If you die without a will, you are said to have died intestate. Intestacy rules will apply in determining what happens to your money and property. There could be disagreements over the distribution of your estate if you die without a will. The value of your assets could also decline and your heirs could end up with large tax and administration expenses which need to be paid.
You do not have to or want to die intestate. Creating a will (or even a trust) is a simple and straight forward process. It is usually beneficial, in addition to creating a will, to establish a comprehensive estate plan using a variety of legal tools.
Parman & Easterday provides assistance to clients in Overland Park, Tulsa, Oklahoma City, and surrounding areas throughout Oklahoma, Kansas and Missouri. Our estate planning attorneys can help you make sure you do not pass away without having made plans to care for your family and your assets.
Consequences of Dying Intestate
The consequences of dying intestate can vary depending upon your situation. There are many downsides to dying without a will. Some include:
- Losing control over how your assets are distributed. If you die intestate, the laws of the state where you live will apply to determine who inherits your property. However, you may want a different distribution of assets than that provided by law. You need to have a plan in place to retain control.
- Family fighting. Without clear instructions regarding distribution of your money and property, your loved ones could end up fighting over family heirlooms and other items, resulting in a reduction in the value of your estate due to court costs and your family being torn apart at a time when they should be coming together.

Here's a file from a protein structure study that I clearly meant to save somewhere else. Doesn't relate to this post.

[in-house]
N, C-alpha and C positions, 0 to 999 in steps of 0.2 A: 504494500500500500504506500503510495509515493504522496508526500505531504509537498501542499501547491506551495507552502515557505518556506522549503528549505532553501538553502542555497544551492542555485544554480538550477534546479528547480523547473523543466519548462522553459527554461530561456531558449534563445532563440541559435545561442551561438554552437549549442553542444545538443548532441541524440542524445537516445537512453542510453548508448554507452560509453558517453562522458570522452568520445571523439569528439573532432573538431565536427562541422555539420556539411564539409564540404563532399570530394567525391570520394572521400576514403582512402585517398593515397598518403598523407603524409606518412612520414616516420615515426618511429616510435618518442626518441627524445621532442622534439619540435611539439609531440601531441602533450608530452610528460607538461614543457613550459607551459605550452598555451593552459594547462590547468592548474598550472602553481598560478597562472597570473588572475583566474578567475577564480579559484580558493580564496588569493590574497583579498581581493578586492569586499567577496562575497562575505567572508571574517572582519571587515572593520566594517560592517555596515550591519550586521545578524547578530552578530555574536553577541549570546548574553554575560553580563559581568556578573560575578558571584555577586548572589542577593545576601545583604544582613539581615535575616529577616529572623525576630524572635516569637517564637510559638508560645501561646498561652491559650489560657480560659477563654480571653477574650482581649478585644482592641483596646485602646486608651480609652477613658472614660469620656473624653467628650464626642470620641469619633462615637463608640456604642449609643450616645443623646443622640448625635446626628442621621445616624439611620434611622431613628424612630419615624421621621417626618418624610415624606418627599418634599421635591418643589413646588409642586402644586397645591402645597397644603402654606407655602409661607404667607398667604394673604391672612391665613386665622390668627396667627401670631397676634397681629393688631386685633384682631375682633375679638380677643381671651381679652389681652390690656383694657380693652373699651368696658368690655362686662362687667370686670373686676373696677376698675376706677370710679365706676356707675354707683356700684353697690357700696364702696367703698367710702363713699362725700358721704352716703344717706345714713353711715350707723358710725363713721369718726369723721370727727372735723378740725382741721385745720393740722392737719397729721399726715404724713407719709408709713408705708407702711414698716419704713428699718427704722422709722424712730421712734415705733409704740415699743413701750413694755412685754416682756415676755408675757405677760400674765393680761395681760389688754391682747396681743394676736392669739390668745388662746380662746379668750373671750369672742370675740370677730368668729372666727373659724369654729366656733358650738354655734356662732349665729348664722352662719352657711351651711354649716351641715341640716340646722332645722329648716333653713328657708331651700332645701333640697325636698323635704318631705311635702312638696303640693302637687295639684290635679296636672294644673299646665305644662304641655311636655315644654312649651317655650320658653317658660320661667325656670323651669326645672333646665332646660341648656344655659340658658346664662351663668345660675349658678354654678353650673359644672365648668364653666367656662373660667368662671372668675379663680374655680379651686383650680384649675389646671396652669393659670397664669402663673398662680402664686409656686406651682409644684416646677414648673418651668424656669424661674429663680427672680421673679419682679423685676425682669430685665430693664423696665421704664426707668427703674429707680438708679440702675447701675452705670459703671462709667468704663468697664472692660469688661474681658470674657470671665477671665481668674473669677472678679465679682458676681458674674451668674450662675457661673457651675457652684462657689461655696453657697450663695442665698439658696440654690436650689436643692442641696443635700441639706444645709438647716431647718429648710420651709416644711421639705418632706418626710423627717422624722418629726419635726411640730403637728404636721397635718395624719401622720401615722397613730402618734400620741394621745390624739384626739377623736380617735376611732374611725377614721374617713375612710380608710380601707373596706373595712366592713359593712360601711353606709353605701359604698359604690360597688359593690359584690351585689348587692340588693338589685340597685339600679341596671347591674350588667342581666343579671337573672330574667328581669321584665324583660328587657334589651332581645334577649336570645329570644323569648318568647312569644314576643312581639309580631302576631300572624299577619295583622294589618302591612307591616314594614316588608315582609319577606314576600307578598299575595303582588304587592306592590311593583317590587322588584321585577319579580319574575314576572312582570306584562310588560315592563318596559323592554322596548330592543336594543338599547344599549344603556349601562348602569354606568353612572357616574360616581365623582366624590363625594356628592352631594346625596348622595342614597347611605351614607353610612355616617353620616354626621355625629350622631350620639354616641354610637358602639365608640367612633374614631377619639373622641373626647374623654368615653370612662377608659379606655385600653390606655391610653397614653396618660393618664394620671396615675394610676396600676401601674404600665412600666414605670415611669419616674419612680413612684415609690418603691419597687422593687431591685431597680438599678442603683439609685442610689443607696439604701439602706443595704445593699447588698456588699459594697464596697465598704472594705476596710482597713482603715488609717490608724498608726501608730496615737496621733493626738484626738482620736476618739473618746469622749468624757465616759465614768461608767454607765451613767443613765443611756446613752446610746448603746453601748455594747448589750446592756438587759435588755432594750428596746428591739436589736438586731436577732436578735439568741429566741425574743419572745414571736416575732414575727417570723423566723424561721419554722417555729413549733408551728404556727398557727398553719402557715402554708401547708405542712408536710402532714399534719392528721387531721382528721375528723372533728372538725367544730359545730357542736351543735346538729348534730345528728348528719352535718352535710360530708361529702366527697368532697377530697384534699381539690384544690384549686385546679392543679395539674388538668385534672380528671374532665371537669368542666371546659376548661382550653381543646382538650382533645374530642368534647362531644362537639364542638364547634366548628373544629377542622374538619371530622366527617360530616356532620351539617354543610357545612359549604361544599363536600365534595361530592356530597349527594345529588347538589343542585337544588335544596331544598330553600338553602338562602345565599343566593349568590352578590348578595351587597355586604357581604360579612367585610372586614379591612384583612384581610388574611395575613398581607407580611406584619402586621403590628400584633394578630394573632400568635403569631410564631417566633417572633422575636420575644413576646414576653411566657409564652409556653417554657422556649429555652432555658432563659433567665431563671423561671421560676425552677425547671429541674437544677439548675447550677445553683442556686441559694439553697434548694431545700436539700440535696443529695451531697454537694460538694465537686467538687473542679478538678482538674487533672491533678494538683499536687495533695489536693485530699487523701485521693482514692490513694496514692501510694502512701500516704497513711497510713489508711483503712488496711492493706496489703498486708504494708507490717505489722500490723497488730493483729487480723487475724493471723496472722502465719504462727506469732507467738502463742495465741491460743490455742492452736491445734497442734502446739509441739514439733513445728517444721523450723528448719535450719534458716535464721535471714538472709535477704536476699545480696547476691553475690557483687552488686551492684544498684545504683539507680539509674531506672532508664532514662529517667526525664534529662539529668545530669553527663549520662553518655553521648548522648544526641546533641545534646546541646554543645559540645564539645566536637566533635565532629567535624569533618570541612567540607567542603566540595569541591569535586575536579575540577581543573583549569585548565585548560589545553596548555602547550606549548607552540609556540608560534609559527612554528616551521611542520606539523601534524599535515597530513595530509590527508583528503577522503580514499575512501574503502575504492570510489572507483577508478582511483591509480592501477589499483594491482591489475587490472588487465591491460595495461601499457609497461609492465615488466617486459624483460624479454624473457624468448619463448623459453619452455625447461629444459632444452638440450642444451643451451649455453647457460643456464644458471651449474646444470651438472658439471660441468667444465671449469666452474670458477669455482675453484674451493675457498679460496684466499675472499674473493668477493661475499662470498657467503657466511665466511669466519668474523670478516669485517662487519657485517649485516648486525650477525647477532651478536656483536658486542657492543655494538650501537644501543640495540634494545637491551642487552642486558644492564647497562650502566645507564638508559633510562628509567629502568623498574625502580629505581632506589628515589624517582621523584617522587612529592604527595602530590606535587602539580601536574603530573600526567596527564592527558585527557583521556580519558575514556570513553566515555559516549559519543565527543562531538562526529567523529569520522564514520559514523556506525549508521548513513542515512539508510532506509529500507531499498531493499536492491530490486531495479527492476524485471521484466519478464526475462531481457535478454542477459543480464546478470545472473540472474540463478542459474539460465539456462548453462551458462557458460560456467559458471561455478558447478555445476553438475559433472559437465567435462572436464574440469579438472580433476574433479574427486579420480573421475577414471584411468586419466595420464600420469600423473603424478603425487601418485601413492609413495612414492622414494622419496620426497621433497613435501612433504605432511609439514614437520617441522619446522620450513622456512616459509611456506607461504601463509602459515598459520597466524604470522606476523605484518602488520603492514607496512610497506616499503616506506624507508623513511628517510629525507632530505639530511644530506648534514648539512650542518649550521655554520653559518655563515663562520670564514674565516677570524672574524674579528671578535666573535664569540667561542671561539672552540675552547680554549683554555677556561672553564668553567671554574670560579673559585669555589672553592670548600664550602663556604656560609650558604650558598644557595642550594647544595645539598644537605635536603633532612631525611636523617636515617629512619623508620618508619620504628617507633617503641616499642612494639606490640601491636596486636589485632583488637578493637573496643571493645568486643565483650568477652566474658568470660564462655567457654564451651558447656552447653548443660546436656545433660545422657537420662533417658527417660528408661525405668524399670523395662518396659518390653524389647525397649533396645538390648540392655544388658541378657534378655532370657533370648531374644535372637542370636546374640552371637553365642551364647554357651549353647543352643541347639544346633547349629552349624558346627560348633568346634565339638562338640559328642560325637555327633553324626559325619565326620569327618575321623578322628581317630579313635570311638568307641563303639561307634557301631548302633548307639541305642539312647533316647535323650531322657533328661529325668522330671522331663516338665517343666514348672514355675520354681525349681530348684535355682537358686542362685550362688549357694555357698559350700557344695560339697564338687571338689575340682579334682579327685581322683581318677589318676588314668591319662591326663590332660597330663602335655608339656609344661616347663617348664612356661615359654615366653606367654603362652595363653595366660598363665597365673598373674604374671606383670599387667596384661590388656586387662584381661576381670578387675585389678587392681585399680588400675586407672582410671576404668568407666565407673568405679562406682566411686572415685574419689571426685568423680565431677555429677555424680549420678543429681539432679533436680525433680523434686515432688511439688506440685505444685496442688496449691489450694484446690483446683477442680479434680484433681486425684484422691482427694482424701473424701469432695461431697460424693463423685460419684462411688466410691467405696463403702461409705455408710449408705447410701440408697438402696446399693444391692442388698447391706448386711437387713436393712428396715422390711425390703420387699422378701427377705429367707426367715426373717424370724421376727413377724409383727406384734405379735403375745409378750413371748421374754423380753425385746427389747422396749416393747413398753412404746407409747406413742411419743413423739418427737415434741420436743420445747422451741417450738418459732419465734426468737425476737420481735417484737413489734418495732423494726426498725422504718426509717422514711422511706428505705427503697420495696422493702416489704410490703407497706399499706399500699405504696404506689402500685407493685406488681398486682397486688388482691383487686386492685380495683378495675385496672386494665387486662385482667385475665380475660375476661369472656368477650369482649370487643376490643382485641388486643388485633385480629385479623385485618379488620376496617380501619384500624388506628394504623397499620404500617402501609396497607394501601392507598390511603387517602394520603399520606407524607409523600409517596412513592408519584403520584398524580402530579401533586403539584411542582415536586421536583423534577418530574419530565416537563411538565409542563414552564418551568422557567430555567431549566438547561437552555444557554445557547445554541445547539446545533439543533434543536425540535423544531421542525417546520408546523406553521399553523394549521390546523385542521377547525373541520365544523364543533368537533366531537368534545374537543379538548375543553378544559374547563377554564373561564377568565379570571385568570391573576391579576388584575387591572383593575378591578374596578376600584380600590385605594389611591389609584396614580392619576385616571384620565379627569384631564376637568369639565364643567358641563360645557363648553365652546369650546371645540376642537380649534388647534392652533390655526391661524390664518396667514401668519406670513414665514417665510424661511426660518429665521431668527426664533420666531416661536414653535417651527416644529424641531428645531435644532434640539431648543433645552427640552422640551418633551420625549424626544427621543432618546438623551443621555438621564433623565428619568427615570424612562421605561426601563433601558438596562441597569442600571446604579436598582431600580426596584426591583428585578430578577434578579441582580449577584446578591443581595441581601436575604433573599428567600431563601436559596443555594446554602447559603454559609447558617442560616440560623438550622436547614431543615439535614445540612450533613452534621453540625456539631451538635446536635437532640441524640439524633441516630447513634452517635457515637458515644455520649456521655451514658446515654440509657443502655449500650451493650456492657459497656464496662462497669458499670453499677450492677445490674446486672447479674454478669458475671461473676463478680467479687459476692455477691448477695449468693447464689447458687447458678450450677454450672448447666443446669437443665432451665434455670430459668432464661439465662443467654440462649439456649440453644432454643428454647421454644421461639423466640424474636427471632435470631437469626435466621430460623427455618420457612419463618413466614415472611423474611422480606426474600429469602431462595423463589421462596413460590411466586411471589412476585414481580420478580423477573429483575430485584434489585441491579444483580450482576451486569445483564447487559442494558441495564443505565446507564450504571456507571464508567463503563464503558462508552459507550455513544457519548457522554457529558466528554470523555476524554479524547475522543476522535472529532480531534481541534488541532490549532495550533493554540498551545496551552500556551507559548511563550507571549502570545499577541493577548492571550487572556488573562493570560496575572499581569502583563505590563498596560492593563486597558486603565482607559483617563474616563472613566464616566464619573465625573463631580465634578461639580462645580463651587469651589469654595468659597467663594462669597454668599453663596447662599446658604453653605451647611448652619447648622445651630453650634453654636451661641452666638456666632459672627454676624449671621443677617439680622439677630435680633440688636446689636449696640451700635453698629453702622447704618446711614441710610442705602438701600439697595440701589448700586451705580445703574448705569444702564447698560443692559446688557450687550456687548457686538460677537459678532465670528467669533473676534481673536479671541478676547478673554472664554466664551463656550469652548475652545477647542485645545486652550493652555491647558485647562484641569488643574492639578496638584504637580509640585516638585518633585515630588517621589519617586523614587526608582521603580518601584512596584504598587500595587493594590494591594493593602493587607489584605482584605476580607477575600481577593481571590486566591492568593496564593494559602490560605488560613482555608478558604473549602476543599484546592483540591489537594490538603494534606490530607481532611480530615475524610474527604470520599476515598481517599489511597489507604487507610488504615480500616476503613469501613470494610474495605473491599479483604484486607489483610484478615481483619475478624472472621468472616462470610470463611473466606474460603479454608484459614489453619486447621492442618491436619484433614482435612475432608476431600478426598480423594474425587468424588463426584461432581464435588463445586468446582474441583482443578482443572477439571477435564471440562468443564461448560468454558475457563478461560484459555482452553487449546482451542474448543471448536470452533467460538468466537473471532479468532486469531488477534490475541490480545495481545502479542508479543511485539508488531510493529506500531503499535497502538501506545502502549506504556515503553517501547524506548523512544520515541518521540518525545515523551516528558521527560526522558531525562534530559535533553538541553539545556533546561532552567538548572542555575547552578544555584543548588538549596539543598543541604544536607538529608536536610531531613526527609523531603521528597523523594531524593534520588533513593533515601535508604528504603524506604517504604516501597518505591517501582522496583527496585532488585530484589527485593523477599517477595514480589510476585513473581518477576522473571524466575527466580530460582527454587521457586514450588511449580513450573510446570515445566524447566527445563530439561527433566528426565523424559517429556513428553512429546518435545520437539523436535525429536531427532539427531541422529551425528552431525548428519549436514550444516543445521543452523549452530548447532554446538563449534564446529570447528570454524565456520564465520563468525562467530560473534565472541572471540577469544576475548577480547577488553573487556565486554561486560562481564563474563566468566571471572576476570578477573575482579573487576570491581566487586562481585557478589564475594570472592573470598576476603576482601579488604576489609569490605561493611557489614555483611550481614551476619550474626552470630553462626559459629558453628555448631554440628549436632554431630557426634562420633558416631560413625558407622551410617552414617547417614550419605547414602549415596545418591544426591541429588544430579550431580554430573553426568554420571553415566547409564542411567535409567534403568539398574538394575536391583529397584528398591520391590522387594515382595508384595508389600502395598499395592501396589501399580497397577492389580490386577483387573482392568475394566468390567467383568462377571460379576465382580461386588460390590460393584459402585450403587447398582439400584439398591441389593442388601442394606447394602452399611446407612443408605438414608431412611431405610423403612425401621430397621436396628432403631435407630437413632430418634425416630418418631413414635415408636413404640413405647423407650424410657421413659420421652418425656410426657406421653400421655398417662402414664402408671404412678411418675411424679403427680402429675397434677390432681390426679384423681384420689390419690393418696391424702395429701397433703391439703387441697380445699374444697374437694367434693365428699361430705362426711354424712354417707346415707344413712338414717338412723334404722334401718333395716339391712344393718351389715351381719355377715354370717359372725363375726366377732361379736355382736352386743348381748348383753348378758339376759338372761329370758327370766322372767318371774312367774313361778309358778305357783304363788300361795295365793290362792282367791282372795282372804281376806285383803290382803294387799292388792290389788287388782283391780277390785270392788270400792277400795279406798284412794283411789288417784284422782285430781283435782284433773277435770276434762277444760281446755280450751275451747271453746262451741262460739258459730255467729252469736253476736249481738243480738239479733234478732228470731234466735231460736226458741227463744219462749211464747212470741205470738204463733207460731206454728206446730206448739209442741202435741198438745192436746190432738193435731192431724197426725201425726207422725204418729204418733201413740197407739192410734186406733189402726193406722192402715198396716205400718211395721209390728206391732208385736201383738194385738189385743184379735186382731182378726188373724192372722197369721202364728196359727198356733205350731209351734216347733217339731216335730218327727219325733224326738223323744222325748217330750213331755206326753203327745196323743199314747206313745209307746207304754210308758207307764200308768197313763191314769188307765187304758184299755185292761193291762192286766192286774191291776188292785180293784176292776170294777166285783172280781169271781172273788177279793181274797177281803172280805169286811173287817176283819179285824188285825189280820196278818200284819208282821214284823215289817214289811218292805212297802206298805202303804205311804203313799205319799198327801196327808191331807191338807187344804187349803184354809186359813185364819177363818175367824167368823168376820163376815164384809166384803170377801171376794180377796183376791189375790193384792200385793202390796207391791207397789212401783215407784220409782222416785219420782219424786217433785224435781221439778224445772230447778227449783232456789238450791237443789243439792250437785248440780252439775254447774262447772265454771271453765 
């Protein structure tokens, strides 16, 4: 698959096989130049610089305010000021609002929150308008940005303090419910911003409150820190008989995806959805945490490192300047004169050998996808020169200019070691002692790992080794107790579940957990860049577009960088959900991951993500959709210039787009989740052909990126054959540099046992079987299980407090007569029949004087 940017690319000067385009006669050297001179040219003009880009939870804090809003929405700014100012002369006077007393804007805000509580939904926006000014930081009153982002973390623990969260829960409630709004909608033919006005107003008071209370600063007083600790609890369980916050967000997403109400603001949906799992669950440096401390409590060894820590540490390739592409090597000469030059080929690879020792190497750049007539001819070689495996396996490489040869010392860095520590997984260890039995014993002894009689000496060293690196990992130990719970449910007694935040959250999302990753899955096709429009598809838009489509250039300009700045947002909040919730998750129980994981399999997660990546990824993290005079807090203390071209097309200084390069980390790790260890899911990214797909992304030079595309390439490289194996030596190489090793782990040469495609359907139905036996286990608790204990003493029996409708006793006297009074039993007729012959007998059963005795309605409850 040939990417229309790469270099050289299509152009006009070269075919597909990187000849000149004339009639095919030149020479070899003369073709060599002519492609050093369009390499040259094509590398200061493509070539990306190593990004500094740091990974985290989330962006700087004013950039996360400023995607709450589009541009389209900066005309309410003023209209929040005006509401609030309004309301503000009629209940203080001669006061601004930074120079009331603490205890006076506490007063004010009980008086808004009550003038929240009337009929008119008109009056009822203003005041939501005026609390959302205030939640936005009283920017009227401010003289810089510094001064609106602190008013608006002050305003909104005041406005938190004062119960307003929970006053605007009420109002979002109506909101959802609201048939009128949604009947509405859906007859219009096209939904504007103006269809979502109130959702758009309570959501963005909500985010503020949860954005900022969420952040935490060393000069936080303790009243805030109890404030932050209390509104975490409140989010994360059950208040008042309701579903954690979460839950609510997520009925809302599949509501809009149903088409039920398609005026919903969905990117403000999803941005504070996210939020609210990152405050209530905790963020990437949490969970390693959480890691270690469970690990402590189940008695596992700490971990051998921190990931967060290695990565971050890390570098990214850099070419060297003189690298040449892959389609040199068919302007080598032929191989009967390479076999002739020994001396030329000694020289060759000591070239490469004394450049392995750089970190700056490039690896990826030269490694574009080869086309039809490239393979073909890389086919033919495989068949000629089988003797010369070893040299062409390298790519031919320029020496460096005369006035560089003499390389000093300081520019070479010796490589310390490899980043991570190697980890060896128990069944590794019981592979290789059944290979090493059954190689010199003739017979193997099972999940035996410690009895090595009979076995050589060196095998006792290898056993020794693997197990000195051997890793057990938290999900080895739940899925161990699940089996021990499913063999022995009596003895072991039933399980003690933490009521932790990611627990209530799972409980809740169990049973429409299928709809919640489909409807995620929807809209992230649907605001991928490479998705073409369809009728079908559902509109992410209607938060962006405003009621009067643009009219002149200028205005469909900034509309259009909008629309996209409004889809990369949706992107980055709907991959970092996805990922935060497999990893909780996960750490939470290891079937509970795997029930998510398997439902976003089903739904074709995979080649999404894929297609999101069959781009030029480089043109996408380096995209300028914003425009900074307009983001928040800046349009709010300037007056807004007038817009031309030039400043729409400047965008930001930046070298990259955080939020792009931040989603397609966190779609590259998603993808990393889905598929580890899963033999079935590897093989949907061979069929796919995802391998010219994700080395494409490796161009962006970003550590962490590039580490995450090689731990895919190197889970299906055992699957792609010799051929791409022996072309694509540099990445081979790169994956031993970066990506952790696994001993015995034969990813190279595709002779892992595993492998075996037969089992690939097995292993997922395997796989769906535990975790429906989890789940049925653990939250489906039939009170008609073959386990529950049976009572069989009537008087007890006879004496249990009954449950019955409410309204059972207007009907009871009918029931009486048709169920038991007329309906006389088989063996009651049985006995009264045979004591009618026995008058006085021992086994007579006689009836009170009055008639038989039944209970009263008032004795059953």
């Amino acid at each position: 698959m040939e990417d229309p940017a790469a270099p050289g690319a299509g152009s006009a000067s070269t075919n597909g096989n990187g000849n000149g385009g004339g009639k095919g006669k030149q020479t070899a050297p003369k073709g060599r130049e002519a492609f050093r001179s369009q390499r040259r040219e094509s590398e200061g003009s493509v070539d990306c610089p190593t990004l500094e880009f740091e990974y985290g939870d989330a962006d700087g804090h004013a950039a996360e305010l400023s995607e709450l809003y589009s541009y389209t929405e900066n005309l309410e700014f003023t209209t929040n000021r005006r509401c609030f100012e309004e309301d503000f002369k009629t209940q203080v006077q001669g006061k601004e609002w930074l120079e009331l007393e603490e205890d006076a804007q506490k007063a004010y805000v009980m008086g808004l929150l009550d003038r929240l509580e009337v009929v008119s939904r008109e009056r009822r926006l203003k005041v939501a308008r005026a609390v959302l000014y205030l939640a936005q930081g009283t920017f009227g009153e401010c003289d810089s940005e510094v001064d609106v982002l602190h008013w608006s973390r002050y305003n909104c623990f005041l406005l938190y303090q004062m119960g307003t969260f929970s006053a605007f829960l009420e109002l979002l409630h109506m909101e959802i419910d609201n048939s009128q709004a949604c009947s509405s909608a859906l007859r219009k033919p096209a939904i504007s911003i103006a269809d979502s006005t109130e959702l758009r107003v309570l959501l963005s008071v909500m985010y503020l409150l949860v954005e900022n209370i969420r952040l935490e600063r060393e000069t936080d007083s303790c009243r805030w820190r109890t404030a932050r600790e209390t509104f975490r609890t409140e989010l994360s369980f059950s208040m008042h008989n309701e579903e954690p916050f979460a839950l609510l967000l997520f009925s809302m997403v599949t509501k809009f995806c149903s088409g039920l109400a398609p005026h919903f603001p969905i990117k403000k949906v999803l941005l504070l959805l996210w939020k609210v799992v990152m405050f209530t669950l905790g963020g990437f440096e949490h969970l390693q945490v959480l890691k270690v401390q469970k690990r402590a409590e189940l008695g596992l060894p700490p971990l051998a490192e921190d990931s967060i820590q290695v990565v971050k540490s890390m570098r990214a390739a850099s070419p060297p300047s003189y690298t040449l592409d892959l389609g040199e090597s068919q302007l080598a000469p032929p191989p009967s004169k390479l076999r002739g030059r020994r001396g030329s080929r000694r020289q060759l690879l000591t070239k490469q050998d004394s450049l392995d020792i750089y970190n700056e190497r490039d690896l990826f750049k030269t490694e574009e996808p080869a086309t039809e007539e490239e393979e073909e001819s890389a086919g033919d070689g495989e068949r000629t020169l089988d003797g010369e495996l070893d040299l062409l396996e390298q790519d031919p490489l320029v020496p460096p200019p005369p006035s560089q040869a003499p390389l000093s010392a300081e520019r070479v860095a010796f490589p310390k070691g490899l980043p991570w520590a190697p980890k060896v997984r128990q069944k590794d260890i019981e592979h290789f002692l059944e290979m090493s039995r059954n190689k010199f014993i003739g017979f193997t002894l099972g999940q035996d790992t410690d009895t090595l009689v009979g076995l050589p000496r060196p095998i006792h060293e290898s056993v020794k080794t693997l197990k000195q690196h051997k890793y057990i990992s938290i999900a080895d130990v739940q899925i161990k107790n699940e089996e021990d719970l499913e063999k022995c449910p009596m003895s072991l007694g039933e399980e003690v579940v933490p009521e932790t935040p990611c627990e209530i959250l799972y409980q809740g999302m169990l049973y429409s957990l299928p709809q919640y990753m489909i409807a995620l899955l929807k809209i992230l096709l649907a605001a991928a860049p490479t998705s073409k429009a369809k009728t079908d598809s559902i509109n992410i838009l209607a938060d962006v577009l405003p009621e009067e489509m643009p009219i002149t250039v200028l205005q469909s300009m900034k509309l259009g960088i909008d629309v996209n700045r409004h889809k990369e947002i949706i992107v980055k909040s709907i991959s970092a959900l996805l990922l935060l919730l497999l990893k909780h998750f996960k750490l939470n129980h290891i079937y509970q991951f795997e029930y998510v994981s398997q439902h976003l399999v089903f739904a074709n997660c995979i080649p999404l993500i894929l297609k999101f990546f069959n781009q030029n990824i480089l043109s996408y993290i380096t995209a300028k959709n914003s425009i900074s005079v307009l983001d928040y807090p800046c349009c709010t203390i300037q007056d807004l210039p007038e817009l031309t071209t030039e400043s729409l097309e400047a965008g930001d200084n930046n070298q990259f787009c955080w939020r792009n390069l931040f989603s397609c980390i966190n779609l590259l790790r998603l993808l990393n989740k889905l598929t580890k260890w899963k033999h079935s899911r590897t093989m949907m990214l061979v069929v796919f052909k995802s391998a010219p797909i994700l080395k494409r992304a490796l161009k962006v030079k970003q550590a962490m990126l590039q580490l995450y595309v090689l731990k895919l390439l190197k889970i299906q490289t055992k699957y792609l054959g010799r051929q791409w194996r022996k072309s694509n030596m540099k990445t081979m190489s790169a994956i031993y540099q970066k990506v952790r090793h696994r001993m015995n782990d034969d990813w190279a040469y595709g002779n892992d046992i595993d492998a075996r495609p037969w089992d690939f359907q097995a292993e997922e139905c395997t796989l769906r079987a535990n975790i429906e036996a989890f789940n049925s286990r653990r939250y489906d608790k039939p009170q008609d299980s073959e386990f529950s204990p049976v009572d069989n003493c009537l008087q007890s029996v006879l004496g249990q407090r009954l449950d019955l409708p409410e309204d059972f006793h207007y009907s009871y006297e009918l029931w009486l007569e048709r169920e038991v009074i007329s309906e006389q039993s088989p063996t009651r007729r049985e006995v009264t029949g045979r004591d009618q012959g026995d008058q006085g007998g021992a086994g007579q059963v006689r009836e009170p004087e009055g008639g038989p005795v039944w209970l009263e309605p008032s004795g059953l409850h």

- Reduced estate value. When you create a will, you name an executor, who is responsible for probating your will and taking care of your assets until they are distributed to the new owners. If you don’t have a will, you cannot name an executor. The Court must decide who should manage your property and the value of your estate could decline due to mismanagement or delays in distribution while this confusion is sorted out. A protracted battle over who inherits what could also reduce the value of your estate.
- Estate taxes. If your estate is subject to tax (currently this only applies to estates larger than $5.45 Million), you need an estate plan to reduce or avoid taxes. If you do not protect your assets from being lost or diminished due to taxes, your heirs could end up receiving far less because of a big tax bill.
- An uncertain future for children. One of the most important things you need to do if you are a parent is make sure your minor children are provided for should something happen to you. If you die intestate, it may be unclear who should assume guardianship of your children. Your children could end up being raised by someone other than the person you would have chosen had you taken the opportunity to do so.death.
These are just some negative aspects to failing to create a will and dying intestate. There may be other undesirable consequences that would apply to your situation.
How to Make Sure You Do Not Die Intestate
To make sure you do not die intestate and leave your family with the unpleasant consequences of not having a will, reach out to an estate planning attorney. Everyone should have a will when they are over 18. You never know when an unexpected event will cause incapacity or death and then it is too late for you to control your legacy.
Getting Legal Help from an Estate Planning Attorney
Parman & Easterday can help you create an estate plan and avoid dying intestate. Our estate planning lawyers make it easy and affordable for you to create a will or other legal tools to provide for your loved ones.
You may want to join us for a free seminar to learn about the estate planning process and creating a will. You may also call us today at (405) 703-9987 or (913) 385-9400 or contact us online to learn more about the steps to be taken to plan for your legacy.